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Spotify doesn’t just want to be your music streamer of choice. The digital music startup aims to be a whole lot more than that as it offers a growing number of products you can buy—like selling makeup.
That’s right: If you know where to look, you can buy makeup on Spotify now. While it may sound incredibly random at first, the move actually makes a lot of sense. Spotify is evolving not just into a music streaming destination, but a destination for all things around your favorite artists. Through a partnership with MerchBar that started last year, artists can sell their merchandise through Spotify, giving them an additional revenue stream in the app besides pithy streaming music royalties.
And with its latest move, Spotify listeners can now shop the look of their favorite artists, starting with makeup artist Pat McGrath and musician Maggie Lindemann. Lindemann is launching a new single, and in conjunction, McGrath is selling three shades of lipstick from her line Pat McGrath Labs, along with an eye pencil, and other products.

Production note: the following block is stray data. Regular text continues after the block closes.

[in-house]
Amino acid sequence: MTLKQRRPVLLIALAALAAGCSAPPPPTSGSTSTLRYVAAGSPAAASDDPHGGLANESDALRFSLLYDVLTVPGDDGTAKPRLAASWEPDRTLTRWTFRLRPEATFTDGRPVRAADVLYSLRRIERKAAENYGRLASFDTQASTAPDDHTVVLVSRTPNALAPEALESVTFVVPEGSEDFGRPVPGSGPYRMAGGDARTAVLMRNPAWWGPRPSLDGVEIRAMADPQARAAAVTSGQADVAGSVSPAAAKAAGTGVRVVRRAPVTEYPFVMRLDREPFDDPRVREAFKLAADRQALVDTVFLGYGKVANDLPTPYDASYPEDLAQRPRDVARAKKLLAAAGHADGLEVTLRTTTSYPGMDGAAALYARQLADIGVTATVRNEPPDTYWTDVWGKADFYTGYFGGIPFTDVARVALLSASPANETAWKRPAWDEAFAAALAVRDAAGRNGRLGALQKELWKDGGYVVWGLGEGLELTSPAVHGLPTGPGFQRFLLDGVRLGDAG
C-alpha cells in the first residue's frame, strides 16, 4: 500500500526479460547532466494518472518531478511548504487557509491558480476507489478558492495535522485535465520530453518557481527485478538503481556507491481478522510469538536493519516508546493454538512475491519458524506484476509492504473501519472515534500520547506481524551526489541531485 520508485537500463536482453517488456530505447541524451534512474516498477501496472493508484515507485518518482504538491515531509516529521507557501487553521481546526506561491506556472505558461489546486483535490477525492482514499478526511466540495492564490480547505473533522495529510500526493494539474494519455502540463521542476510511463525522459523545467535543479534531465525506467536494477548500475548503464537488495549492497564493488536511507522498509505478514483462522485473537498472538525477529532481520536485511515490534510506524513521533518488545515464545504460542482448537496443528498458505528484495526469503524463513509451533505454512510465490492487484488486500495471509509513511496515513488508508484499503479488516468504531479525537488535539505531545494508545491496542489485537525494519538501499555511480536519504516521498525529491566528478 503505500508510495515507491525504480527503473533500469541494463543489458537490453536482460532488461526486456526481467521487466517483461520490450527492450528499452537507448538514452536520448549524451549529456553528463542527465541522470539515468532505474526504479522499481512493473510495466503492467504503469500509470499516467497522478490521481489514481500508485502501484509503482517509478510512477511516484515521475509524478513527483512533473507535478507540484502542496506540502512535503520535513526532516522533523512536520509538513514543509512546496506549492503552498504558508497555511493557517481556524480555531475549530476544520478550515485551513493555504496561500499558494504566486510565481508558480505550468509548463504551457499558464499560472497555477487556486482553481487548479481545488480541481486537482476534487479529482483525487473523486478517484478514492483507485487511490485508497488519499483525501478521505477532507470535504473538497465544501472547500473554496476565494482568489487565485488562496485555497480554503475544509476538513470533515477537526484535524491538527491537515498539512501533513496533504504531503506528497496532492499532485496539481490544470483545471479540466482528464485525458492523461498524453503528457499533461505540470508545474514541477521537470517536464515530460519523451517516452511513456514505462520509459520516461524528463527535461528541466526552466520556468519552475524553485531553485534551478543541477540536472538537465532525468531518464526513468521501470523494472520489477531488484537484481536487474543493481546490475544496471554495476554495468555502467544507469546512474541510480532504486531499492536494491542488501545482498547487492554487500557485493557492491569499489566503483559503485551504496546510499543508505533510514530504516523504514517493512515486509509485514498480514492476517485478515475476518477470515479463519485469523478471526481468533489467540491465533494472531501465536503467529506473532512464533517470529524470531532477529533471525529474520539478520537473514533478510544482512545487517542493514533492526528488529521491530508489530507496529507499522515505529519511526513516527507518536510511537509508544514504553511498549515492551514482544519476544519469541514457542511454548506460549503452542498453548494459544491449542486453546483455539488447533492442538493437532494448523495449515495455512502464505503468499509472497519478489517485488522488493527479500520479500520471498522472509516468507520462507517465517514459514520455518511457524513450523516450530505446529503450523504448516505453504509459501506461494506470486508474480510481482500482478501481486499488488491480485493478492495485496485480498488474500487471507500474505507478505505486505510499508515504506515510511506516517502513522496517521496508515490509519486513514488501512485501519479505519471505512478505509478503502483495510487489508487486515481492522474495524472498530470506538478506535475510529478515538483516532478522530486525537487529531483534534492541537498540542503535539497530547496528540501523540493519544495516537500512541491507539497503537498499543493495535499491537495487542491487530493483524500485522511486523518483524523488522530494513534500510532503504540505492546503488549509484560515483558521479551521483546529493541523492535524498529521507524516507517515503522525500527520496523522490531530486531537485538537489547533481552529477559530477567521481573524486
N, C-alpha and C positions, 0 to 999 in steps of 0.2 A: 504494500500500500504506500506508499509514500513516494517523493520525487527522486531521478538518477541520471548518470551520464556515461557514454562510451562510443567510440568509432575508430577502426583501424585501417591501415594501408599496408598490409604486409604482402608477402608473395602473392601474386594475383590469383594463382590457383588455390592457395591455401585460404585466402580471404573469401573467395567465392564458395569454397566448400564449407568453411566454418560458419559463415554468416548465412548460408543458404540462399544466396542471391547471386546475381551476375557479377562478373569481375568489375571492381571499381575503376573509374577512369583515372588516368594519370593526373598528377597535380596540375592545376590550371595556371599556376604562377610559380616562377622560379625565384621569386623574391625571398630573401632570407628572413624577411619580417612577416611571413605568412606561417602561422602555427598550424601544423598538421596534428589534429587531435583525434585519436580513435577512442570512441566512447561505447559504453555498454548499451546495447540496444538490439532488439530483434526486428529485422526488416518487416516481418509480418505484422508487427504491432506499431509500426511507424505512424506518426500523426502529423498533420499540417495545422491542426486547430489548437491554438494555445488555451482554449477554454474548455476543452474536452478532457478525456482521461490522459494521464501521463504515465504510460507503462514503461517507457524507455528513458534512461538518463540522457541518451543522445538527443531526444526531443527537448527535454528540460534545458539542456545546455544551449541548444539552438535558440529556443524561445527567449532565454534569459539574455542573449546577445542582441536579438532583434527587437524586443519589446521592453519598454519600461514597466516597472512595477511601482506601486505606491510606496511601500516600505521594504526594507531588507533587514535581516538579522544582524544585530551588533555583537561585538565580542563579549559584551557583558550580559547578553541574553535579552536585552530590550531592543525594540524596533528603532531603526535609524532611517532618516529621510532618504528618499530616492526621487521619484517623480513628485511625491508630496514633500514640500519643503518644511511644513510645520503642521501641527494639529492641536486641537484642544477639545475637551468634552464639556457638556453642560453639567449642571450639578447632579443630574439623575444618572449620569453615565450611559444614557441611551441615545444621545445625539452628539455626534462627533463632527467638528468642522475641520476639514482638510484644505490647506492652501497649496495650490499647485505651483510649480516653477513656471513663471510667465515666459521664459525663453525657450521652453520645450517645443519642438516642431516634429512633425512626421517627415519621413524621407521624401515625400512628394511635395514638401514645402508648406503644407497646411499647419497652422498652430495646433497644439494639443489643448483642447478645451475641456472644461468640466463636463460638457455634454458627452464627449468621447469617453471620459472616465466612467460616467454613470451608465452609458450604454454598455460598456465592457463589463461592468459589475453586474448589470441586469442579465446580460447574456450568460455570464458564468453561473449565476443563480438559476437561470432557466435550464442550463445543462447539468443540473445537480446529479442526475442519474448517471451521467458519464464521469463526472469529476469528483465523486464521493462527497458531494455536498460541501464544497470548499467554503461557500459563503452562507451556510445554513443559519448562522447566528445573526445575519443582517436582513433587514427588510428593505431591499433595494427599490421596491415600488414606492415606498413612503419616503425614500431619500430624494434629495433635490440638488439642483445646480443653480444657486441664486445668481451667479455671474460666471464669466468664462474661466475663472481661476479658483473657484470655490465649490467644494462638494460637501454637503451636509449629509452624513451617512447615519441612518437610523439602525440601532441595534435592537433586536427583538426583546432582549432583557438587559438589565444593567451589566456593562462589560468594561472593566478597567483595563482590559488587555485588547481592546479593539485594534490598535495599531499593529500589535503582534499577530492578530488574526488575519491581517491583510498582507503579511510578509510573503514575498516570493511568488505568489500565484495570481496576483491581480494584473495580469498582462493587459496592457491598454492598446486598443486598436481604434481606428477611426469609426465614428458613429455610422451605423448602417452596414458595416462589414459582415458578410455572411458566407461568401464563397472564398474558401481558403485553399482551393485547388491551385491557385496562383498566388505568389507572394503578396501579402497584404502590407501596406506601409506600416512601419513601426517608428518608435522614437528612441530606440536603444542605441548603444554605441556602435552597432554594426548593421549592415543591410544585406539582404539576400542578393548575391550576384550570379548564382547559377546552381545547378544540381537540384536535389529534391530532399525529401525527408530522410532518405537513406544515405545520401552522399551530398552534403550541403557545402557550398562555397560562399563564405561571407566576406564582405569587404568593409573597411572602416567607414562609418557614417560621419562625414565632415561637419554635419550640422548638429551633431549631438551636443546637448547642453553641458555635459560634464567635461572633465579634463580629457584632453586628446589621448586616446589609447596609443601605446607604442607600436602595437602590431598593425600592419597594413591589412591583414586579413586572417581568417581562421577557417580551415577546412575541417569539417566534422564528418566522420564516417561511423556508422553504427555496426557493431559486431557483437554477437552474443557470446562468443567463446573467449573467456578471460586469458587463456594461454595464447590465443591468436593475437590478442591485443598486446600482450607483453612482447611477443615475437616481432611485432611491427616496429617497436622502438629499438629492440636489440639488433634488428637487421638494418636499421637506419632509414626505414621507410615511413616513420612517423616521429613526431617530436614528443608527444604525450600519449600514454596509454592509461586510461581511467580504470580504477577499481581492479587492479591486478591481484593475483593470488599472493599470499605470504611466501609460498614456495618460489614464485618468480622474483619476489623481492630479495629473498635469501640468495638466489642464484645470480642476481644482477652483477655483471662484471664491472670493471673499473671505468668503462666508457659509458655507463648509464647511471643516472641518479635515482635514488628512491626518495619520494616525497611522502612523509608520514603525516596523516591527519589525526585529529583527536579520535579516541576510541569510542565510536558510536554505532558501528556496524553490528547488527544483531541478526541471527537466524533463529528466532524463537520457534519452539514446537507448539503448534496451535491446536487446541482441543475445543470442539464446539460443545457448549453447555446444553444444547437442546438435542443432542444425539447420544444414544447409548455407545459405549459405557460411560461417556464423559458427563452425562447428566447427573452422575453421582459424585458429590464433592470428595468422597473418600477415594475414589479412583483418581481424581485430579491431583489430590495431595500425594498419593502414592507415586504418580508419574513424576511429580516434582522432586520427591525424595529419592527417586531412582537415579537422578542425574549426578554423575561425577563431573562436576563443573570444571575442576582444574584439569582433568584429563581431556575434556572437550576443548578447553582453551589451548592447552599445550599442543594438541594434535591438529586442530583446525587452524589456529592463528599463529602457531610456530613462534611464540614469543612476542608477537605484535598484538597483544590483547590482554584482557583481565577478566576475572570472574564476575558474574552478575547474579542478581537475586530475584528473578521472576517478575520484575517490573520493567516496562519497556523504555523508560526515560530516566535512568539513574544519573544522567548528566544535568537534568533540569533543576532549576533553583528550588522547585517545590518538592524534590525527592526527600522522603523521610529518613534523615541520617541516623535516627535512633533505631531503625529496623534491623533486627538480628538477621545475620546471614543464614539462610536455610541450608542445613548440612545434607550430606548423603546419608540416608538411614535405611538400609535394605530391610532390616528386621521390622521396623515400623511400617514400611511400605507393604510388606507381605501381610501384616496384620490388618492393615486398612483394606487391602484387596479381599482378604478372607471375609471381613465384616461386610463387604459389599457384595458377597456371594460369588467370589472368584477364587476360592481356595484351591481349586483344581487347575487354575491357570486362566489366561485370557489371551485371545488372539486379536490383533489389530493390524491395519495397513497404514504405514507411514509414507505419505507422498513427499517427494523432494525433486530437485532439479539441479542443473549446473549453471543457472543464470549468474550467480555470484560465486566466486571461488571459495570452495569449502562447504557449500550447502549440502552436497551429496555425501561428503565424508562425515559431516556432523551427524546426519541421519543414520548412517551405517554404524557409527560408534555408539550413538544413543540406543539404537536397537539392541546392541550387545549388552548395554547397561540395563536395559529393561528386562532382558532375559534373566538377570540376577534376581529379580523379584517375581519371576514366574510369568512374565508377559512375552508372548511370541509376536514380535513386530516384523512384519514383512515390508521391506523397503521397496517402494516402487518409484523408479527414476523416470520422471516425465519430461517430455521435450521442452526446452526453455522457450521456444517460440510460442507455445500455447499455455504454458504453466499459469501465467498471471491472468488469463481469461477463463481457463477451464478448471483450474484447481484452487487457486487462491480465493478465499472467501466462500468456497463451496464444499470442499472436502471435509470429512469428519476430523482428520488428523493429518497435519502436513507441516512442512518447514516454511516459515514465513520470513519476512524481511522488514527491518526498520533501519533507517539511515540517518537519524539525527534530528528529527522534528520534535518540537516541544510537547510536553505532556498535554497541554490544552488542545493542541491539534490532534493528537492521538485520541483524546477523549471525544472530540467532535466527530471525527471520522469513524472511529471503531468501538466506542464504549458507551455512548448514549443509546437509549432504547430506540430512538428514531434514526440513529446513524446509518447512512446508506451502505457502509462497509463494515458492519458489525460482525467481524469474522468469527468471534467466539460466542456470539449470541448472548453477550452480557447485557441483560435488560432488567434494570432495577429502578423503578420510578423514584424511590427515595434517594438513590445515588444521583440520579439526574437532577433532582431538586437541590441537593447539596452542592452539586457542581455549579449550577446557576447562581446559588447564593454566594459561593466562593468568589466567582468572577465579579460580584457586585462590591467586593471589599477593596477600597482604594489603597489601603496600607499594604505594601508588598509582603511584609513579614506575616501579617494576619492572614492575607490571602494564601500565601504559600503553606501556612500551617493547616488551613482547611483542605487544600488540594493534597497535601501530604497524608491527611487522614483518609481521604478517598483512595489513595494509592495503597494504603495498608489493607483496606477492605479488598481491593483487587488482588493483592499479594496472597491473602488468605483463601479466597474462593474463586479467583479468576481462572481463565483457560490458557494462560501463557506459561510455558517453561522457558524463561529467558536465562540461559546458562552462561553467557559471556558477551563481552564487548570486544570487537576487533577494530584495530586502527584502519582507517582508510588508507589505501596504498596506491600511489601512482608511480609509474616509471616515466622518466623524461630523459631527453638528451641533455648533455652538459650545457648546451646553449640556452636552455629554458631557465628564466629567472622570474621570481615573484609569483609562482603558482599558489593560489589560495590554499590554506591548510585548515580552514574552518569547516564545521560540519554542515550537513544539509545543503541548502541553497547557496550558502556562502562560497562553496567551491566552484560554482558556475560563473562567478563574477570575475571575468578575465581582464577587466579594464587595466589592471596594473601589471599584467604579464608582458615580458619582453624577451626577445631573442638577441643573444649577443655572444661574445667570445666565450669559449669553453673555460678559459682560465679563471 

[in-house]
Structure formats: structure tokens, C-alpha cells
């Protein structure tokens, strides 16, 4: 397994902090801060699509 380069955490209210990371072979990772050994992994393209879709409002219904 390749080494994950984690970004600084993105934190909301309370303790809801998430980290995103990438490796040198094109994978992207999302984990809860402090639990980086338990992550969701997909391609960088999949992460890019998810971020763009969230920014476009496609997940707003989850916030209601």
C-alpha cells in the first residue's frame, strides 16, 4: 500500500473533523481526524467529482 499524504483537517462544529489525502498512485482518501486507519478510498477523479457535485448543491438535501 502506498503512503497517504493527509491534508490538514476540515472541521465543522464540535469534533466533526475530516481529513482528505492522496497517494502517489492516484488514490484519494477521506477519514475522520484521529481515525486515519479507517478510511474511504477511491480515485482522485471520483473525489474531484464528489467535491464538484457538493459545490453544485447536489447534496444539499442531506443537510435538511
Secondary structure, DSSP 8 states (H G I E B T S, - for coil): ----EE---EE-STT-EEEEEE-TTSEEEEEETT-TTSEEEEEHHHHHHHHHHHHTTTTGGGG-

“Maggie Lindemann is an extremely exciting young artist, with over 7 million fans listening to her all over the world every month on Spotify,” Jordan Gremli, head of artist and fan development for Spotify, said in a statement. “In partnering with Pat McGrath to offer beauty products in this innovative new way, she will be connecting directly with her fans in the place where they go to enjoy her music already on Spotify.”
Spotify isn’t just trying to compete with the likes of Pandora and Apple Music anymore—it’s also trying to compete with the likes of Instagram and perhaps even Amazon, too.
Similarly to Instagram and Amazon, Spotify is merely acting as the platform here. It’s not taking a cut of artist merchandise and product sales (although perhaps it’d be wise from a revenue standpoint if it did). It’s simply giving artists more agency over how they connect with fans in the app, along with how they can make money off of those fans.
These sorts of merchandising and product partnerships are also helpful to Spotify, as it gives listeners more reason to hang around on the app besides listening to music. It should also entice artists to use Spotify more often for marketing.
Christina Bonnington is a tech reporter who specializes in consumer gadgets, apps, and the trends shaping the technology industry. Her work has also appeared in Gizmodo, Wired, Refinery29, Slate, Bicycling, and Outside Magazine. She is based in the San Francisco Bay Area and has a background in electrical engineering.